Early referral is highly desirable because it permits an orderly process for assessment, management of areas of concern, and patient education before active listing. The decision to refer is generally based on a variety of clinical findings (e.g., rate of infection, oxygen need, weight loss), laboratory findings (e.g., PaO2, PaCO2), and functional findings (e.g., pulmon­ary function, echocardiography results, exercise capacity). It is far better to refer too early than too late.

General disease-specific guidelines for referral are summarized in Table 2.[12] Transplantation should be considered for any patient with end-stage lung disease on maximal medical therapy, or with NYHA class III or IV dyspnea. Patients with pulmon­ary fibrosis should be considered for referral at the time of diagnosis, given the tendency for relentless progression of disease. 

Appropriateness for lung transplantation is very difficult to predict for COPD, as there is only limited evidence that transplantation provides a survival benefit. As noted, transplant for quality-of-life reasons alone raises ethical issues related to utilization of a scarce resource.

Waiting period
Once on the lung transplant list, pa­tients are generally able to return to wait in their home communities under the care of their referring medical teams. Since patients have to be able to reach Vancouver on short notice once a suitable donor is identified, those living far from Vancouver (be­yond 2 to 3 hours) may be required to relocate to a more proximate location. 

It is essential that patients awaiting transplant remain in optimal health through attentive medical care, diet, and exercise. Patients are reassessed every 3 to 4 months by the transplant team to ensure that they remain in adequate health to sustain the transplant procedure and perioperative period.

The median waiting time for re­ceiving a lung transplant in British Columbia is 11 months for a single-lung transplant and 5 months for a double-lung transplant.[14] Once donor lungs suitable for transplantation are identified, the lungs are matched to a recipient based on donor and recipient blood type, body size, HLA profile, and recipient time on the wait list. Patients on the list who are deteriorating rapidly may be given priority.

Perioperative period
The lung transplant surgery is perform­ed at Vancouver General Hospital by the thoracic surgery and thoracic anesthesia teams. Post-transplant, patients are managed in the intensive care unit and are often extubated within the first day or two after surgery. 

When stable, they are transferred to a step-down unit on the thoracic surgery ward and usually stay in hospital 2 to 3 weeks in total. Upon discharge, they are followed closely by the transplant team in the Solid Organ Transplant Clinic located in the Gordon and Leslie Diamond Health Care Centre at Vancouver General.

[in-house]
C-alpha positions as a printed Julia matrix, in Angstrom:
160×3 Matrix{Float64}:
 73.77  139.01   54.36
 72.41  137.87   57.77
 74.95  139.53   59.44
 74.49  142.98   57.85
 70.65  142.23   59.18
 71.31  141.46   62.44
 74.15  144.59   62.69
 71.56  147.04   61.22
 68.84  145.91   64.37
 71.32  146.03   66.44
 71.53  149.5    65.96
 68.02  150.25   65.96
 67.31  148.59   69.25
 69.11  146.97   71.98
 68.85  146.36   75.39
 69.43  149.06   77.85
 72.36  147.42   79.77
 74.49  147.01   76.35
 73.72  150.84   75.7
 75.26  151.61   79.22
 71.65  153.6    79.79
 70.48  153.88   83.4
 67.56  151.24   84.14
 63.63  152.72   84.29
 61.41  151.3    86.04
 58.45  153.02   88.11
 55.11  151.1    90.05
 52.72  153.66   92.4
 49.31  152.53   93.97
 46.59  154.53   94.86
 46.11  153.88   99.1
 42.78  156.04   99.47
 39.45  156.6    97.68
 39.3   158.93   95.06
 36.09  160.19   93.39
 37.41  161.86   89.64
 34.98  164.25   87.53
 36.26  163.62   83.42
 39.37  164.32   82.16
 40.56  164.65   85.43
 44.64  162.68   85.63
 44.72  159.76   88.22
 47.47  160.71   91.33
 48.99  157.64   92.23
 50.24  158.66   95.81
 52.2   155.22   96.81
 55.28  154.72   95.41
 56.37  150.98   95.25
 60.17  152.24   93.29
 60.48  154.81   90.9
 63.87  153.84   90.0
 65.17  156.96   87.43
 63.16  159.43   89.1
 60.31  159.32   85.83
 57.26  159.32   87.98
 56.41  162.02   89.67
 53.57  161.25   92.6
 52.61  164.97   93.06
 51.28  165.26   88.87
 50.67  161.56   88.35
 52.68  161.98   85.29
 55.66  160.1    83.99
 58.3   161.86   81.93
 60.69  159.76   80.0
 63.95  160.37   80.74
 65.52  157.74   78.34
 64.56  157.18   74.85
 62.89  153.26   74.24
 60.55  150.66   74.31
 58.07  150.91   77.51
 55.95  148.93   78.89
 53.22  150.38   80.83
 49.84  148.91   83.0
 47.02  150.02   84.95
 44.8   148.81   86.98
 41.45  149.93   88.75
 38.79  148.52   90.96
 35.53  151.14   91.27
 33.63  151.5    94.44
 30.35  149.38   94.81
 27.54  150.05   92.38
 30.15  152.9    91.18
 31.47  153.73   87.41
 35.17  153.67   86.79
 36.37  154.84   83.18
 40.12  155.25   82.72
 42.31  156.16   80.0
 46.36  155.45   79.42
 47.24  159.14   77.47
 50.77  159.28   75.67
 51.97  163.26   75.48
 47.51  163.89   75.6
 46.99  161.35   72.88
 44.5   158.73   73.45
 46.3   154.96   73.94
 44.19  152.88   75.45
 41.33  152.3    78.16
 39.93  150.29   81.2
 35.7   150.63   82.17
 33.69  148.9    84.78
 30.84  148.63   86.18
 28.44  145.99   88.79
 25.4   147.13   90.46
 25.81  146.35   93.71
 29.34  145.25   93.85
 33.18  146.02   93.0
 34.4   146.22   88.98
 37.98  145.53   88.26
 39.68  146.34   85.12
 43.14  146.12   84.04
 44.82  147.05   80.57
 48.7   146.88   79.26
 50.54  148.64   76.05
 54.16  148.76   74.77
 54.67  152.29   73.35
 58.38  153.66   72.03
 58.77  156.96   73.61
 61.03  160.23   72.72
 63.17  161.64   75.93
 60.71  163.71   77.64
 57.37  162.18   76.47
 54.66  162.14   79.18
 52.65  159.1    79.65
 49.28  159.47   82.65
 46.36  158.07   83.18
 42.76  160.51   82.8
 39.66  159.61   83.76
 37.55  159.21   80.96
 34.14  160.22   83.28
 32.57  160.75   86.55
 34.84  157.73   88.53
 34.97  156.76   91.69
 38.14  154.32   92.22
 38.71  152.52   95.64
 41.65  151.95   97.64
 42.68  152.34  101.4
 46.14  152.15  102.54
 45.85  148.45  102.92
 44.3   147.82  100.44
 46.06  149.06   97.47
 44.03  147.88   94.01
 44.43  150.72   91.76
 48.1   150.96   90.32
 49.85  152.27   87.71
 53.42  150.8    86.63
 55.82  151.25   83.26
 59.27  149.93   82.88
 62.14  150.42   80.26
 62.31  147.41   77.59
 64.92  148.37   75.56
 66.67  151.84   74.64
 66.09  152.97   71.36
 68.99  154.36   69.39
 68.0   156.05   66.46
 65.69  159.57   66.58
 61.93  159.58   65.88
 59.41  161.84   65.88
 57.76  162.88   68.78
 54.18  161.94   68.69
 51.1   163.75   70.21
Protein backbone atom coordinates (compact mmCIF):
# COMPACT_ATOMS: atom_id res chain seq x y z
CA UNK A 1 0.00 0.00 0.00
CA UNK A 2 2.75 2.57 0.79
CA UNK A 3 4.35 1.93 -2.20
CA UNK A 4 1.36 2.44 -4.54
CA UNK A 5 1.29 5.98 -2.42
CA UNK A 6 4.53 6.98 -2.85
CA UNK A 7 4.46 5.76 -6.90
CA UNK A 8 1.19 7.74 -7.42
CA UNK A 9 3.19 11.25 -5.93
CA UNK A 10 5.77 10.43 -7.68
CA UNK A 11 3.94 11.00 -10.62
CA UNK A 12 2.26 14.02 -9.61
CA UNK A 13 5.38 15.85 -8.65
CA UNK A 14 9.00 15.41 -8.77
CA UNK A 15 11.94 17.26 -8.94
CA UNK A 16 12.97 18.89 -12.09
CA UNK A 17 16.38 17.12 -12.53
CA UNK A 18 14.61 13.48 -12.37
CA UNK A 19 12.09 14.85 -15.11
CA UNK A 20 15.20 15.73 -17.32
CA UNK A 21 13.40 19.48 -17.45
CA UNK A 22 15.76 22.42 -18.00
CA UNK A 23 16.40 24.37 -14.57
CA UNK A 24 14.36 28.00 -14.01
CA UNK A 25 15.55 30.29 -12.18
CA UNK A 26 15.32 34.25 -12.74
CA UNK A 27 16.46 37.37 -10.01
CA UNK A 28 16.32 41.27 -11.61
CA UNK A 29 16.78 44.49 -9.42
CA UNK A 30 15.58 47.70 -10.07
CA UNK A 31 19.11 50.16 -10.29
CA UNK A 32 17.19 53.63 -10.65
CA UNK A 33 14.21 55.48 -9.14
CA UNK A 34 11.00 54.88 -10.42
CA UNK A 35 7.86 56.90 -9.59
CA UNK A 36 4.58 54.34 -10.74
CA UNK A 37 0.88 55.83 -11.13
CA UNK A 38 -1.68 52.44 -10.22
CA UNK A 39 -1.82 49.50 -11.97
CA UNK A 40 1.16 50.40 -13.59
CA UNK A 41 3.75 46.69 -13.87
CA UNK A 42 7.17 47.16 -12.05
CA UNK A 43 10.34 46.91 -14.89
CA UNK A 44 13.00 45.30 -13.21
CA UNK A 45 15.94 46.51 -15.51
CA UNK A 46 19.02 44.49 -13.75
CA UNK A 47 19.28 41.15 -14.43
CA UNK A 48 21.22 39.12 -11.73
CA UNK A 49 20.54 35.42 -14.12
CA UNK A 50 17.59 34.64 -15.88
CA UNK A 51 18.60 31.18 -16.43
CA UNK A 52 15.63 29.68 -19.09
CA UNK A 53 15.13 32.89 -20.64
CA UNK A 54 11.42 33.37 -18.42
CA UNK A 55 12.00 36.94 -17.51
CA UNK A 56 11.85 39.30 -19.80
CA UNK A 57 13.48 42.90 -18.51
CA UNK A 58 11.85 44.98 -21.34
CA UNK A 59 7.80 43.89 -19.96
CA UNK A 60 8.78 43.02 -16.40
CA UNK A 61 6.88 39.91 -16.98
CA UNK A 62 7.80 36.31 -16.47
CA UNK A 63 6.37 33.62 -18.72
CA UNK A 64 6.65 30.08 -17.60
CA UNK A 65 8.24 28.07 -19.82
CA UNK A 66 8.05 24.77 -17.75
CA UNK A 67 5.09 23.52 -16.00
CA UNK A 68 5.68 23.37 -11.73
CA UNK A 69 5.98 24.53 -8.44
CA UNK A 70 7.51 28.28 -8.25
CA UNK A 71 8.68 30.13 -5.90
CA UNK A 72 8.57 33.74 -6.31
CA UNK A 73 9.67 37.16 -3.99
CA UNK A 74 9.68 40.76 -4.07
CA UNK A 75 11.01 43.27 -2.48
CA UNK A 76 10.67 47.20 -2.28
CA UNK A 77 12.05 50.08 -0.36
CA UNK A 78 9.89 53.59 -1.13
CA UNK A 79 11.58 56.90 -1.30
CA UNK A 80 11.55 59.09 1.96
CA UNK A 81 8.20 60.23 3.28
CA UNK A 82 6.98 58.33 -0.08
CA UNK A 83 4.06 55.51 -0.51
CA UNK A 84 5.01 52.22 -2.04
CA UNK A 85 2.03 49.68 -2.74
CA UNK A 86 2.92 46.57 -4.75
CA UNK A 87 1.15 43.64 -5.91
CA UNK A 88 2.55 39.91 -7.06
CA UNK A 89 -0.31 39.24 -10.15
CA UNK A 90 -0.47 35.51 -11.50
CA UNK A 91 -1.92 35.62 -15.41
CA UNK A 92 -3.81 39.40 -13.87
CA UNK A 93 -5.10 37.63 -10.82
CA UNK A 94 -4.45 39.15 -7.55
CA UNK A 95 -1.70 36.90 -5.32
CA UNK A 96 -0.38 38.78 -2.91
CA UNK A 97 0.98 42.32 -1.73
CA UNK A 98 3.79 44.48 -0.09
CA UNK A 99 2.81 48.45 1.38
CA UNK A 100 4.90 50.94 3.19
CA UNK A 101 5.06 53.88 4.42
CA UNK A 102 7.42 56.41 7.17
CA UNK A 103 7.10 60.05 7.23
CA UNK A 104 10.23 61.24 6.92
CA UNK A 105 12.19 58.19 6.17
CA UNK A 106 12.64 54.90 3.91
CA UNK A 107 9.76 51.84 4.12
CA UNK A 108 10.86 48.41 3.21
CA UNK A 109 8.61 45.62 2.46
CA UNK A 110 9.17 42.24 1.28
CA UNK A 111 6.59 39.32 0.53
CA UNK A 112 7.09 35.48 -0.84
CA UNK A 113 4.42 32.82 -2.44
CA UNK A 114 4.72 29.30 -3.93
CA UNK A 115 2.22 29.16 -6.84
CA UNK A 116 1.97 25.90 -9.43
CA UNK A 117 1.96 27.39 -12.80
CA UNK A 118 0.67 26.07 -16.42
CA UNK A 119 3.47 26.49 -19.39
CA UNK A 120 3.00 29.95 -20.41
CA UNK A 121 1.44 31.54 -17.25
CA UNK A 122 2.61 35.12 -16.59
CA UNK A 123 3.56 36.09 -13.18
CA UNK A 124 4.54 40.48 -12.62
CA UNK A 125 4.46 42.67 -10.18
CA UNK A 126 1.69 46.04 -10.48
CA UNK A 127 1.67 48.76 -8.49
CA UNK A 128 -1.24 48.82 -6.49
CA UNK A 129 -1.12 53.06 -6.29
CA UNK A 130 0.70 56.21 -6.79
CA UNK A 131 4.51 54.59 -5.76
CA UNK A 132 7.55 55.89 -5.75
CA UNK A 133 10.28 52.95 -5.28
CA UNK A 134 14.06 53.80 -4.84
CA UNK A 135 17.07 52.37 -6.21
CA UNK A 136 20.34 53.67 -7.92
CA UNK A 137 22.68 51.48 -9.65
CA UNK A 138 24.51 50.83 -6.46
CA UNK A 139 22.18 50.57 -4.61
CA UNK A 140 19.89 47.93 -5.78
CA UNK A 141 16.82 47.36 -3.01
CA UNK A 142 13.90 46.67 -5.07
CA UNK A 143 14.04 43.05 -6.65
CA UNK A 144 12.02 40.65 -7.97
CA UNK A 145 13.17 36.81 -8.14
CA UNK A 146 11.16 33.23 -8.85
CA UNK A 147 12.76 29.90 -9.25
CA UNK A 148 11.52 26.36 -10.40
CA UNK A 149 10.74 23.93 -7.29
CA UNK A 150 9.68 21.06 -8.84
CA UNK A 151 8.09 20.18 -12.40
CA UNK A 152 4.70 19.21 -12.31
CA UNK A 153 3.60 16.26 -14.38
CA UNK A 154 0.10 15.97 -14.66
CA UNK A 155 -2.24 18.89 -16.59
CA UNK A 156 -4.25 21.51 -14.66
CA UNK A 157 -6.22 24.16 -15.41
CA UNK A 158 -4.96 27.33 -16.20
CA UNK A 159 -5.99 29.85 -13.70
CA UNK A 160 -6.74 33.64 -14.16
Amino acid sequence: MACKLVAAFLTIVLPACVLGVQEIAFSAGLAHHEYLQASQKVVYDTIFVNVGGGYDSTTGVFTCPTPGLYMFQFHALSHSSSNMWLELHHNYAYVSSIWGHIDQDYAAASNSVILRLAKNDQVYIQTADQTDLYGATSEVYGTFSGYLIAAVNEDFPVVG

Patients from outside the Vancouver area must relocate to the Lower Mainland for about 3 months following their transplant, and can return home once medically stable.

Common complications
Lung transplantation is not without complications, and in some ways may be viewed as the replacement of one chronic condition with another. Rejection, infection, and malignancy are all seen following transplantation. 

Acute rejection is most common in the first year and is generally treatable with changes in the immunosuppressive regimen, which usually consists of a calcineurin inhibitor (tacro­limus or cyclosporine), a cell cycle inhibitor (mycophenolate mofetil or azathioprine), and a low dose of prednisone. 

After the first year post-transplant, the primary cause of death is chronic re­jection, or bronchiolitis obliterans. This manifests as progressive small airways disease and is largely untreatable. 

Infection is a risk throughout the post-transplant period. Bacterial infections are most common, but viral in­fections (particularly cytomegalovirus), fungal infections, and mycobacterial infections may also be problematic.
Malignancy related to ongoing immunosuppression is common following solid organ transplantation.[1

Lymphoproliferative disease risk is increased post-transplant, particularly early on when patients are more immunosuppressed. Skin malignancies are common and may be fatal, and the risk of colon and breast cancer is increased. Annual dermatological examination as well as careful attention to age-specific screening recommendations for colon and breast cancer should be a priority. 

Hypertension, kidney disease, diabetes mellitus, and dyslipdemia are all more prevalent in solid organ transplant recipients compared with the general population[1] because of predisposing lifestyle factors and as side effects of the immunosuppressive medications. Rigorous attention must be paid to identifying and controlling the modifiable risk factors for these conditions.

Medical follow-up
Once lung transplant recipients have recovered from the transplant procedure and are medically stable, they can return to their home communities. There they will continue to be followed periodically by the transplant clinic in collaboration with the referring medical practitioners and community allied health teams as required. 

Attention and commitment to a healthy diet and exercise are essential. The transplant team takes responsi­bility for long-term management of transplant-related issues. However, routine care and health screening is best provided by the family physician, and close collaboration between the transplant clinic, the family physician, and specialists in the home community is both valued and essential.